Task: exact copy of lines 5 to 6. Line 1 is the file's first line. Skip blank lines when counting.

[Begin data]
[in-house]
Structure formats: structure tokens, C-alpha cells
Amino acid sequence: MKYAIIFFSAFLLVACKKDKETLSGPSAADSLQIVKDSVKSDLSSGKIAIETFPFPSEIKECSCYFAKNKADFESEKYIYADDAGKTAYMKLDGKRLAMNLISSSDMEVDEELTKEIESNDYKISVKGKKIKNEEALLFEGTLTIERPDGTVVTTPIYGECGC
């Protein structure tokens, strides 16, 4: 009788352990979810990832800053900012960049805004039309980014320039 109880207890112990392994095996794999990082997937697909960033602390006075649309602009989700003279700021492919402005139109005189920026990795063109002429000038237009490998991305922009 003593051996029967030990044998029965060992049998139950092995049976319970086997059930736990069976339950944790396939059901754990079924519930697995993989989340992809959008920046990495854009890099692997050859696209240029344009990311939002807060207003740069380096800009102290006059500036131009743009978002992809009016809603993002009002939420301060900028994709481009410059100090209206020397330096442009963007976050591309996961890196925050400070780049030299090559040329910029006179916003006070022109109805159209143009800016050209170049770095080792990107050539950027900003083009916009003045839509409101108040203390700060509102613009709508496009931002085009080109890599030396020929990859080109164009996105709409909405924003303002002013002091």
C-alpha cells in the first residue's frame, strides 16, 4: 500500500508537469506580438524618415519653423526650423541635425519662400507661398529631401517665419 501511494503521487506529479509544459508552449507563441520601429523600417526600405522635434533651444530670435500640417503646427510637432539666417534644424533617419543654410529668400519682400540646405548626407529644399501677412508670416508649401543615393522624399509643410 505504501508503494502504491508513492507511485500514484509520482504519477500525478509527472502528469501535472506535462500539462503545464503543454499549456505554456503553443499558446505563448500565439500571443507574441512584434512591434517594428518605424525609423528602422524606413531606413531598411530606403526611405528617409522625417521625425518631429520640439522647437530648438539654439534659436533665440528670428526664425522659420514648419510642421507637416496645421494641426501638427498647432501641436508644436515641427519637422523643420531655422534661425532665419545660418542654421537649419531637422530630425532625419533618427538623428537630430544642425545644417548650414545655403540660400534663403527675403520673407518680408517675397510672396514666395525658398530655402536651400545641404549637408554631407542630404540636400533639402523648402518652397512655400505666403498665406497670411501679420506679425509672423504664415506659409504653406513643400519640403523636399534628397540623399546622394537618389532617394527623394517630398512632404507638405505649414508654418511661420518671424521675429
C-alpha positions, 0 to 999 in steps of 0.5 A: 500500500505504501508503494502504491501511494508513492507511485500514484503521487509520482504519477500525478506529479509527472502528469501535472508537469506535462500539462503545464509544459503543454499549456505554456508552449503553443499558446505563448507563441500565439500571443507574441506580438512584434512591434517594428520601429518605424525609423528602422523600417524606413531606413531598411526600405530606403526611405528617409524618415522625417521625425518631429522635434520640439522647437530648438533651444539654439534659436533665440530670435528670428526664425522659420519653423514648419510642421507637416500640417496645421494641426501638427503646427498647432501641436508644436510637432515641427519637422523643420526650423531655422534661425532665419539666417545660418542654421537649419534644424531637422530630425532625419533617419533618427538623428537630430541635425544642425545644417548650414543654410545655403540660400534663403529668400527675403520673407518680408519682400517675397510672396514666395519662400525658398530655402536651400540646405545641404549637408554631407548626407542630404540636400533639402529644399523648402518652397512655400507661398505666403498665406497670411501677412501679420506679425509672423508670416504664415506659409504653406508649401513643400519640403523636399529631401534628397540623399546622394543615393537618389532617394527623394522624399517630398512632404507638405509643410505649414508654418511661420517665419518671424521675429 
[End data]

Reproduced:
C-alpha cells in the first residue's frame, strides 16, 4: 500500500508537469506580438524618415519653423526650423541635425519662400507661398529631401517665419 501511494503521487506529479509544459508552449507563441520601429523600417526600405522635434533651444530670435500640417503646427510637432539666417534644424533617419543654410529668400519682400540646405548626407529644399501677412508670416508649401543615393522624399509643410 505504501508503494502504491508513492507511485500514484509520482504519477500525478509527472502528469501535472506535462500539462503545464503543454499549456505554456503553443499558446505563448500565439500571443507574441512584434512591434517594428518605424525609423528602422524606413531606413531598411530606403526611405528617409522625417521625425518631429520640439522647437530648438539654439534659436533665440528670428526664425522659420514648419510642421507637416496645421494641426501638427498647432501641436508644436515641427519637422523643420531655422534661425532665419545660418542654421537649419531637422530630425532625419533618427538623428537630430544642425545644417548650414545655403540660400534663403527675403520673407518680408517675397510672396514666395525658398530655402536651400545641404549637408554631407542630404540636400533639402523648402518652397512655400505666403498665406497670411501679420506679425509672423504664415506659409504653406513643400519640403523636399534628397540623399546622394537618389532617394527623394517630398512632404507638405505649414508654418511661420518671424521675429
C-alpha positions, 0 to 999 in steps of 0.5 A: 500500500505504501508503494502504491501511494508513492507511485500514484503521487509520482504519477500525478506529479509527472502528469501535472508537469506535462500539462503545464509544459503543454499549456505554456508552449503553443499558446505563448507563441500565439500571443507574441506580438512584434512591434517594428520601429518605424525609423528602422523600417524606413531606413531598411526600405530606403526611405528617409524618415522625417521625425518631429522635434520640439522647437530648438533651444539654439534659436533665440530670435528670428526664425522659420519653423514648419510642421507637416500640417496645421494641426501638427503646427498647432501641436508644436510637432515641427519637422523643420526650423531655422534661425532665419539666417545660418542654421537649419534644424531637422530630425532625419533617419533618427538623428537630430541635425544642425545644417548650414543654410545655403540660400534663403529668400527675403520673407518680408519682400517675397510672396514666395519662400525658398530655402536651400540646405545641404549637408554631407548626407542630404540636400533639402529644399523648402518652397512655400507661398505666403498665406497670411501677412501679420506679425509672423508670416504664415506659409504653406508649401513643400519640403523636399529631401534628397540623399546622394543615393537618389532617394527623394522624399517630398512632404507638405509643410505649414508654418511661420517665419518671424521675429 